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20121201
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Search Results 0 to 11 of about 12 (some duplicates have been removed)
, the philippine-american war. but -- spanish american war and ended up in 2012. but we started in the series now. the book two years into the series, we decided, this is getting very serious, and we know i'm going to be called on this because of my background and making movies. going to say this is part fiction, part fantasy, but we decided to go with this book, and it -- peter took over the book. i was running the film, and we were cross-speaking all the time and checking each other constantly. i took about four and a half, five years now, and that where we are today. >> want to add to that? >> we've been friends for that whole period, since 1996. and then we decided we were going to go ahead with this project, and i thought we could do it in that year, a 60-minute documentary. i went to see oliver in new york two week later, and a ten-hour series, what i thought would take one semester and took four and a half years. so it's been a big project. it was important for us to have the book. i was suppressed how little information you can convey in a 60-minute documentary. so the book, it was an 800
the philippine, the woodrow wilson period, and what happens is the concept of communism comes and goes and has many phases in america but it's leiber and ties to the ideas that some of the ideals of socialism and we see it in the movement of the 1870's and we see the relationship to the french collectives of the 1870's and the 1830's. there are the working man's rights, the farm movement, the progressive movement. she kind of puts a stop on that. he comes down and goes to jail and all these people disappear and are thrown out of the country because of was world war i. so, these are the forces that are moving america. there is movement towards this place we are going to. i am curious to know what you think those forces are. where the labor movement is going to end up because they argue there are moments in history, tiffin plants things can change where there can be of wallace, they can make that convention moment. >> it could turn, and it could turn again and maybe had turned in the past view estimate it came so close. cemetery guess what he is thinking of because that is the question. >> well,
and philippines, and above all, a partide south africa. that was the great human rights cause, the grt moral cause of that time. i knew who the players of south africa were very, very well, the name of political prisoners, the political actors, and i think i knew the politics of south africa better than the politics of my hometown. there was great concentration on south africa, banned from the olympics for many, many years. in the meantime, the olympics were held in moscow, ect.. a couple words about cuba and our relative indifference to the suffering of cubans, ordinary cubans, but also disdense, people of conscious, people who starve themselves to death for example, and hunger strikes, why the extremes? i spoke to a great many people about the problem, our indifference to cuba, and i recall one saying it was one of the most puzzling and painful phenomena of our times. there's some, many people, but i think of one in particular, a man who ought to be famous. he ought to be on the cover the "time" and "news week," and he ought to be a big deal, ought to be songs about him, poetry, movies, movies o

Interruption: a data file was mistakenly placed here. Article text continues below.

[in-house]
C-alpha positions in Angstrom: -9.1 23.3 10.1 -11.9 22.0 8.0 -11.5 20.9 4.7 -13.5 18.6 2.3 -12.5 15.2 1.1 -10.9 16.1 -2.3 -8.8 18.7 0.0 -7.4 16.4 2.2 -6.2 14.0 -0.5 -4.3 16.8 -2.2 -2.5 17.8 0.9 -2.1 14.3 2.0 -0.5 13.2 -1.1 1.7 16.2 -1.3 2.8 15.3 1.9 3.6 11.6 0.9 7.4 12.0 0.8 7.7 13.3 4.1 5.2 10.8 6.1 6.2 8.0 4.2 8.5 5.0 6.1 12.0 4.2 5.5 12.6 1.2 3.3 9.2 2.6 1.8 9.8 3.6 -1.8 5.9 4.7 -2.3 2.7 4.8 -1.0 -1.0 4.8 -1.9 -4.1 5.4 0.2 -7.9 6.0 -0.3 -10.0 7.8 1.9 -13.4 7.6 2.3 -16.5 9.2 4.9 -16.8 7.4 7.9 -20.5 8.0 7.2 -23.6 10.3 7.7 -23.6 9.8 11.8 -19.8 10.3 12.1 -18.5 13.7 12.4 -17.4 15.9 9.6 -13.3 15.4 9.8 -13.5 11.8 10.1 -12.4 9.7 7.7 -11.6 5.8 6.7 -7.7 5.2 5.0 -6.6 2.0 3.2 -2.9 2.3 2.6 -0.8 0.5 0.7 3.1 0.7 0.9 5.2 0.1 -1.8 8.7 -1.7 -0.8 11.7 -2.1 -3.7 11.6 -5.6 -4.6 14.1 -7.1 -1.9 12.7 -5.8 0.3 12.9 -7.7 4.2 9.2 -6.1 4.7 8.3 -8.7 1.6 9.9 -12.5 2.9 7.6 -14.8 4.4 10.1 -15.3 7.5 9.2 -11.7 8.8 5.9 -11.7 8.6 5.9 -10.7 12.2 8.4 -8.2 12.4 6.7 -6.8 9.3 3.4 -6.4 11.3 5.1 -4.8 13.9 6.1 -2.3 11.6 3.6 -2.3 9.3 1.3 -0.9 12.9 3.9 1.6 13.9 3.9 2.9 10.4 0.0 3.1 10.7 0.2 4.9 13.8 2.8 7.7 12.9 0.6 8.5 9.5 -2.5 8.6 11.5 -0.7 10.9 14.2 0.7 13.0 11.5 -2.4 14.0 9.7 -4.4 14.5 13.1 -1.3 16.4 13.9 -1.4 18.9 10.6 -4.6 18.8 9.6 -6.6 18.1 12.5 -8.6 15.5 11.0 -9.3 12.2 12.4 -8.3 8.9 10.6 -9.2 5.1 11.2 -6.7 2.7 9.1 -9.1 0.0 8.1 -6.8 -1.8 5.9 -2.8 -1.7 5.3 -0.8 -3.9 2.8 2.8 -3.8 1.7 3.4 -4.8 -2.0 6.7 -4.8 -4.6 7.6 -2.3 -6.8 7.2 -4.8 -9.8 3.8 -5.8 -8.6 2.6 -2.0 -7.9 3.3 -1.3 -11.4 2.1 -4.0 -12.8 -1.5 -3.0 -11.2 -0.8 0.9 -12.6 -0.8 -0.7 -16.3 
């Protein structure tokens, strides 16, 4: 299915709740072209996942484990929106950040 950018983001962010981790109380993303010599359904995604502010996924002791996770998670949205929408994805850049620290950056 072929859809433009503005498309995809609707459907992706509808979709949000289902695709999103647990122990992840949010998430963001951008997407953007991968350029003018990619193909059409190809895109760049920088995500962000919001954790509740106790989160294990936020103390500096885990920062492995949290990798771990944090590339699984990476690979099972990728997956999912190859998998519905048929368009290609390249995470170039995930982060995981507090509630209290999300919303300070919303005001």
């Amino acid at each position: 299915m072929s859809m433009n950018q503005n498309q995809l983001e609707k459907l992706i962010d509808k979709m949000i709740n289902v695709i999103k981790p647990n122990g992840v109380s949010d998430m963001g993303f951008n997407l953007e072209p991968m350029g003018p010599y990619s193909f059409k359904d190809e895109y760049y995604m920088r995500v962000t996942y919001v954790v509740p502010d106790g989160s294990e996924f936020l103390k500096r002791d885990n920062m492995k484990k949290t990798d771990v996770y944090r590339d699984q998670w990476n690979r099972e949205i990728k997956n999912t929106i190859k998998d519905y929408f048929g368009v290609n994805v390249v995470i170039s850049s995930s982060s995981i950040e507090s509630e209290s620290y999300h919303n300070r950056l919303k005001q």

for war or peace in this will. t while visiting indonesia,, i thailand, and the philippines ir octoberem i was reminded of thet economic vitality of southeast h asia and the fact that the ten countries comprising. [indiscernible] represent now the fourth larges. export market of the united states. these countries are center stag. to the circumstances with chinaa we must stand firm with our friends throughout asia and actively pursue prospects for a free trade and open sea lanes and other policies that will strengthen american economic fac growth t.lobal more broadly, we face the, specter of global resource constraints, especially deficiencies of energy and food that can stimulate conflict and deepen poverty. made we have made gains in domestic energy production. dep we remain highly vulnerable still our dependency on oil and equally important, even if we are able to produce more energy and home, we cannot isolate to e ourselves from energy drivenave shocks to the global economy. in other words, we have to cooperate with other nations ing improving the global system of manufacturing and mov